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Turkey, Russia Launch Joint Probe Of Russian Ambassador's Assassination

Marina Karlov, the wife of slain Russian Ambassador to Turkey Andrei Karlov, lays her head on his coffin during a ceremony at Esenboga International Airport on Tuesday in Ankara, Turkey.

Turkey and Russia have launched a joint investigation into the assassination of Russia's ambassador to Turkey at the opening of a photo exhibit in the capital, Ankara, on Monday.

The ambassador, Andrei Karlov, was gunned down as he gave a speech at an art gallery. Turkey has identified the attacker as Mevlut Mert Altintas, a 22-year-old riot police officer, who shouted to the crowd, "Don't forget Aleppo! Don't forget Syria!" He was killed by Turkish special forces at the scene.

An 18-member Russian investigations team has arrived in Ankara and has examined the crime scene as well as the bodies of the ambassador and the gunman, Turkey's state-run Anadolu news agency reported. Police arrested "six relatives and a roommate of the assassin" but later released his uncle "under judicial restrictions."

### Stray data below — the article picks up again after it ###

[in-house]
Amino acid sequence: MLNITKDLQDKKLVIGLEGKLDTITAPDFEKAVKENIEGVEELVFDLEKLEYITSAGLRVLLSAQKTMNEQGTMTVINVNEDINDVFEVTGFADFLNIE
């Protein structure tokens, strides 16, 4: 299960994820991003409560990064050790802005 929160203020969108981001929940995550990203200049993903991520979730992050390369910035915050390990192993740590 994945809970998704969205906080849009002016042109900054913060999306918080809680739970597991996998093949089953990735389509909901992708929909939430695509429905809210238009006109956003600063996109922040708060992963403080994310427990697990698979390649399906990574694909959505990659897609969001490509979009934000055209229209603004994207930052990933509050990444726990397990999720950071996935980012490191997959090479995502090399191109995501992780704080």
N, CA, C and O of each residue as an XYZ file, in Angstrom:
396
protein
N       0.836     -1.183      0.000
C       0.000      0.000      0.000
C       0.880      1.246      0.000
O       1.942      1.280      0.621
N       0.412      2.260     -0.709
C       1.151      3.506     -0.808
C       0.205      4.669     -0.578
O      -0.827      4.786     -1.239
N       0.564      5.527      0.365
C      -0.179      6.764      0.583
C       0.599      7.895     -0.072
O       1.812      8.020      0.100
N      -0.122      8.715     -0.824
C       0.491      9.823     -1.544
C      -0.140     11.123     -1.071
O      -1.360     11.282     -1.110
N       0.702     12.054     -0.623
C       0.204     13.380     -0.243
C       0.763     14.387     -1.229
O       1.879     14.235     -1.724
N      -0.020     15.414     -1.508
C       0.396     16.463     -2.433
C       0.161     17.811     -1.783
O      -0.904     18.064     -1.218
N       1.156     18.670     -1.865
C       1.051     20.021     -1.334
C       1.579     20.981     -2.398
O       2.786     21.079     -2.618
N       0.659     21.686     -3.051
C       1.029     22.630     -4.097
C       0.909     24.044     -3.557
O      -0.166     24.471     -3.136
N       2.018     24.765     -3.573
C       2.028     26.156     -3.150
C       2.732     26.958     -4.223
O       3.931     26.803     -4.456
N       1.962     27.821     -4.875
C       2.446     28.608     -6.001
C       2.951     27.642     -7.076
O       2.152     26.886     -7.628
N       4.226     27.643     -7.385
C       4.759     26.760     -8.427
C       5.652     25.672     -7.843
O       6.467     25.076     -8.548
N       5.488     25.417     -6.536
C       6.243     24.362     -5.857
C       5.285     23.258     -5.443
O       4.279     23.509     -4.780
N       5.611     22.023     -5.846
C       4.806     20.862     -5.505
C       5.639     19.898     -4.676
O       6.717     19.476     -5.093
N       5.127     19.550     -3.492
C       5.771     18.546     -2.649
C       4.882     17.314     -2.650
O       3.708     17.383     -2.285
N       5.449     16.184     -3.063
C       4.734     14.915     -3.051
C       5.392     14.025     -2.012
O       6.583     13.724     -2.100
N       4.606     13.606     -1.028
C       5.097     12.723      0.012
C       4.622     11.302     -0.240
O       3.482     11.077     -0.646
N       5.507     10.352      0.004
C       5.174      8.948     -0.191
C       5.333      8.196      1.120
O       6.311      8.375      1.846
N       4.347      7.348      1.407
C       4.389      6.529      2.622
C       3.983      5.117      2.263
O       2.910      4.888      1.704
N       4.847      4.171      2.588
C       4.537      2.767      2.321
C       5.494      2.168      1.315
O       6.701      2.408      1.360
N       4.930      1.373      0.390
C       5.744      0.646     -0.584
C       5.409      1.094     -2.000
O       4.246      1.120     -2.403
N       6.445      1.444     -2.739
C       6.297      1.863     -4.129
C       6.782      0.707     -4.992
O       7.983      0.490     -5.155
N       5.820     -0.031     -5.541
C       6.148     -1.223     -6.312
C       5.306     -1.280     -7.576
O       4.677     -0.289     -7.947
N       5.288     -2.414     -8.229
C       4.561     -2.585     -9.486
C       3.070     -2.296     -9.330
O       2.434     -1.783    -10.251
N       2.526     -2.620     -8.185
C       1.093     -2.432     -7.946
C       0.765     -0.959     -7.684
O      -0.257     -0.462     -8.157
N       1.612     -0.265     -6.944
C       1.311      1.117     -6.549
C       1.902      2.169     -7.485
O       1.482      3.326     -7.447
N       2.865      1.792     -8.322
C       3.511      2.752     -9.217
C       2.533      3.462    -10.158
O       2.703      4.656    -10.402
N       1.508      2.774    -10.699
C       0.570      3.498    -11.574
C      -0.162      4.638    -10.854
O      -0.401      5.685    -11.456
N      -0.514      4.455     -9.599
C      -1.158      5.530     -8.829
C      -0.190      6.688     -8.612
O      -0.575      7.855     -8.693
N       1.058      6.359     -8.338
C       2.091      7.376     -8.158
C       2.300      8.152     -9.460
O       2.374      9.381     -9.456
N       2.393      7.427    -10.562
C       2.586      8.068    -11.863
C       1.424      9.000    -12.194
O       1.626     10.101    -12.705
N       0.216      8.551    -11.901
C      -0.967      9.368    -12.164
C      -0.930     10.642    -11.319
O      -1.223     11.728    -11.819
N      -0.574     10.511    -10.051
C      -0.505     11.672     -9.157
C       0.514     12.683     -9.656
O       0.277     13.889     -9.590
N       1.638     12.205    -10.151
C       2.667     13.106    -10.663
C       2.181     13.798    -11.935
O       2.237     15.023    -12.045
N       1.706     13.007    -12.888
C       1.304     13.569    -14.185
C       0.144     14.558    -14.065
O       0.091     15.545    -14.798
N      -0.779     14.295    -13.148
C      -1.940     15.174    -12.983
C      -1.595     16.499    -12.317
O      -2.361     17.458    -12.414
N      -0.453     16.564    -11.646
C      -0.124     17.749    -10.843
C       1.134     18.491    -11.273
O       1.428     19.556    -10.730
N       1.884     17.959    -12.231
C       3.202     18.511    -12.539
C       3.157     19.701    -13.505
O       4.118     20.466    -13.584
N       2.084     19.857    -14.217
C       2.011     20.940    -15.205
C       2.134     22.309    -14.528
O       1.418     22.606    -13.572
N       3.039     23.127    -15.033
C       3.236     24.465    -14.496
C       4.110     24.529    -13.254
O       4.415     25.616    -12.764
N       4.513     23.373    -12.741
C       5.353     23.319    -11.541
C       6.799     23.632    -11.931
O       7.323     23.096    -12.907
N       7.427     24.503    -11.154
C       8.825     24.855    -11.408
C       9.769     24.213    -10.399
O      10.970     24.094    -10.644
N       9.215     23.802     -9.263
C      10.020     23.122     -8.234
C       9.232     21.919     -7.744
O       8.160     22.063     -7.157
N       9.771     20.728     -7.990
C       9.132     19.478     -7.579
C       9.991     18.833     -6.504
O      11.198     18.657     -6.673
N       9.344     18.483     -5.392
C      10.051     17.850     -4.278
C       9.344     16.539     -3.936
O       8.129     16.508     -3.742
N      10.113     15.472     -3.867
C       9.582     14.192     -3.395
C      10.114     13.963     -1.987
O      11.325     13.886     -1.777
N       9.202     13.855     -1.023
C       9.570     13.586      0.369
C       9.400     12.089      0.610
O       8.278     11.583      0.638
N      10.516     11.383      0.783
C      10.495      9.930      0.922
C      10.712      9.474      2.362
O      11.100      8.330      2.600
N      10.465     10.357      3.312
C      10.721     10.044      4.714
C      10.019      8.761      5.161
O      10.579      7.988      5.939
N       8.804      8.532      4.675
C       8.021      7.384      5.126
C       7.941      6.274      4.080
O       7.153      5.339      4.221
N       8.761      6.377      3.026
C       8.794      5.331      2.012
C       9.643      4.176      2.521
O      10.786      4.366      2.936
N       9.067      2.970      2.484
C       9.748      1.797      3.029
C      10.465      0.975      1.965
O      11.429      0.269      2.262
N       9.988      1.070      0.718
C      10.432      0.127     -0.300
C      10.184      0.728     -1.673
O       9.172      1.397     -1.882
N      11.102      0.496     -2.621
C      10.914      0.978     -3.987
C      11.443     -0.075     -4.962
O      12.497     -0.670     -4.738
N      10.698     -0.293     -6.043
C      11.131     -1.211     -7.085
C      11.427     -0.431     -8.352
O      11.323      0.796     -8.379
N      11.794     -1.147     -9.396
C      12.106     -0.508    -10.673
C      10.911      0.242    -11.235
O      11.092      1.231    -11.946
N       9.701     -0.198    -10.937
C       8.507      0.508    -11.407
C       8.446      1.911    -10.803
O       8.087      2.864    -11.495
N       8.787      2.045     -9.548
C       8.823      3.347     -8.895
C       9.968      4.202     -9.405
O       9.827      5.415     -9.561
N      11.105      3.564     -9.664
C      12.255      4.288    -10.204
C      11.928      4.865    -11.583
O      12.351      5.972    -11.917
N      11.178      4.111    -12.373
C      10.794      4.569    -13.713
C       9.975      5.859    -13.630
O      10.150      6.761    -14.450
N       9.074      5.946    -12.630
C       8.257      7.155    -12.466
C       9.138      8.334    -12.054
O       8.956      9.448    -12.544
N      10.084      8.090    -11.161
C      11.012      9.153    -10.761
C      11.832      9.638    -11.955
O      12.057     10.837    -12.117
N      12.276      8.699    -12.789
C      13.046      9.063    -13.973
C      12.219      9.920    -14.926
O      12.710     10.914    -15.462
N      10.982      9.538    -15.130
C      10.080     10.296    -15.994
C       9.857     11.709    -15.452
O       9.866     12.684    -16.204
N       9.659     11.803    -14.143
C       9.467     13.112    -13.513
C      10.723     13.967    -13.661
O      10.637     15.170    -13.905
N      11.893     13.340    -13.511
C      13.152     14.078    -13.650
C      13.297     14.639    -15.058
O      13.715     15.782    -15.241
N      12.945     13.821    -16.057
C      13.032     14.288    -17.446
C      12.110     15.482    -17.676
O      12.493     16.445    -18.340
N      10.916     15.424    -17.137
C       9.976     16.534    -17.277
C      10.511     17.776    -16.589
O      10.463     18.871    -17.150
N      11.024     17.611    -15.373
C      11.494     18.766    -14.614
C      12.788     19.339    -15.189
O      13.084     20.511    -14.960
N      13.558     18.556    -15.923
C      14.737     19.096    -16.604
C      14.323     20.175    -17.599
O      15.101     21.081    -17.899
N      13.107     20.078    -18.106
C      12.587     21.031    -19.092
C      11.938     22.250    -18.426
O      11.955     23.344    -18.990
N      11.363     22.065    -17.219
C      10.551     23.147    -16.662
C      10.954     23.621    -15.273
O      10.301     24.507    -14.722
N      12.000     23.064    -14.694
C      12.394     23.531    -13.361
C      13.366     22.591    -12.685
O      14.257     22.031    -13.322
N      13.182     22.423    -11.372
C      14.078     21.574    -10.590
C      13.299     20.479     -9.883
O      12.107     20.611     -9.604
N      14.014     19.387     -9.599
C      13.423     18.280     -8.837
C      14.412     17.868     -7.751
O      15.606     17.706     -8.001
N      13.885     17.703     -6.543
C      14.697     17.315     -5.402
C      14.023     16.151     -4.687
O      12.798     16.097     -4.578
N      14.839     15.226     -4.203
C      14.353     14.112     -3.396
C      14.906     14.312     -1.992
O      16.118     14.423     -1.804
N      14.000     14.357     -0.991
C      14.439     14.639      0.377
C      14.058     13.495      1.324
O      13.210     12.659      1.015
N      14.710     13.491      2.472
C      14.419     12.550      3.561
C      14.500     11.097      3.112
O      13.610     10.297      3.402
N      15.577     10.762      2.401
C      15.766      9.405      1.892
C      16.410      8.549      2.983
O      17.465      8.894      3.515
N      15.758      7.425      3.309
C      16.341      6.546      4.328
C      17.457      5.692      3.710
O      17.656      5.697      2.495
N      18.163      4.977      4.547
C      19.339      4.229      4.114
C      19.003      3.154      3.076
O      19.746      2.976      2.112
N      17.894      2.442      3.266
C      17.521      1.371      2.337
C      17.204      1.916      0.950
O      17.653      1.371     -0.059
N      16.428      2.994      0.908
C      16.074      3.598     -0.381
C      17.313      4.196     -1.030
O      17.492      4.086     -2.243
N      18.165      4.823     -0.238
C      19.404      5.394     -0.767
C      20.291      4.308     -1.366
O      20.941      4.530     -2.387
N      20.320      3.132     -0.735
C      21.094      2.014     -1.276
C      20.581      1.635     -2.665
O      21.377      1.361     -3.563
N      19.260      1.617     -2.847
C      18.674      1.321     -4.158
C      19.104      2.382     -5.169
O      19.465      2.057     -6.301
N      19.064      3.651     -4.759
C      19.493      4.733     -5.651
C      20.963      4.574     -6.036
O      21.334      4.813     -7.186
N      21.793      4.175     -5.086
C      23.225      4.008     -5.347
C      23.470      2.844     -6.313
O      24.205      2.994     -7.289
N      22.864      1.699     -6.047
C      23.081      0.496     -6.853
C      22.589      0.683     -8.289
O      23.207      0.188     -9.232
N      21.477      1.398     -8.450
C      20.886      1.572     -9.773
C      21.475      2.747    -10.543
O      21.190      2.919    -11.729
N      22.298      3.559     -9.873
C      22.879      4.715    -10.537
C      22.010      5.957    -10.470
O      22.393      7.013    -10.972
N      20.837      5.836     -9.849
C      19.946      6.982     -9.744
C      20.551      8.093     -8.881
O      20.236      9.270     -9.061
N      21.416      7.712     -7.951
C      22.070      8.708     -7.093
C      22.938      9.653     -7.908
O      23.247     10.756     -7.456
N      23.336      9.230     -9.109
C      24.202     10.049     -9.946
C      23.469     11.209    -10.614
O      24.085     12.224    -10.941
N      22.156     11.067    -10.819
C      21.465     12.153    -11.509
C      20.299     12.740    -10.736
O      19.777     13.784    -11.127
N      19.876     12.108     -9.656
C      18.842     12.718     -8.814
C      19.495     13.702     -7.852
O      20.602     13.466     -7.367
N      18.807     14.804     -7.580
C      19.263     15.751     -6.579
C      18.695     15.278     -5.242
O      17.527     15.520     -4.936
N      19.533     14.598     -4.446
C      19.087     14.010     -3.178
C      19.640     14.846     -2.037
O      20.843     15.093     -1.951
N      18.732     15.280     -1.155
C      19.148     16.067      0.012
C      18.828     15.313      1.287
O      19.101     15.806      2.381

"The envoy's autopsy has been completed and his remains have been sent to Ankara's Esenboga International Airport for a state ceremony before repatriation to Russia," Anadolu said.

Meanwhile, a few more details are emerging about Altintas. This is what a "senior security official" told Reuters:

"On Monday morning, Altintas called the division of the Ankara riot police where he had worked for 2-1/2 years and said he was unwell and would bring a doctor's note upon his return, the official said.

"Altintas, who lived in a shared flat in the Demetevler neighbourhood on the outskirts of Ankara, spent the night before the attack at a hotel in central Ankara close to the gallery, the official said."

Additionally, a senior government official told The Associated Press that Altintas "was unlikely to have acted alone."

Turkish Foreign Minister Mevlut Cavusoglu said the street where Russia's embassy lies will be renamed Karlov Street to honor the assassinated diplomat, Anadolu added.

Turkish President Recep Tayyip Erdogan called the killing a provocation against warming relations between the two countries, Anadolu reported, and said Turkey would not "let terror hitch us to its own agenda."

Additionally, "hours after the shooting, shots were fired at the American Embassy, which is closed for business along with U.S. consulates in Istanbul and Adana," NPR's Peter Kenyon reported from Istanbul. "Iranian diplomatic missions are also closed."

Russia is a close ally of the regime in Turkey's neighbor, Syria, and is waging an airstrikes campaign there.

Russia is hosting talks Tuesday with the foreign ministers of Turkey and Iran regarding the war in Syria.

Copyright 2016 NPR. To see more, visit http://www.npr.org/.

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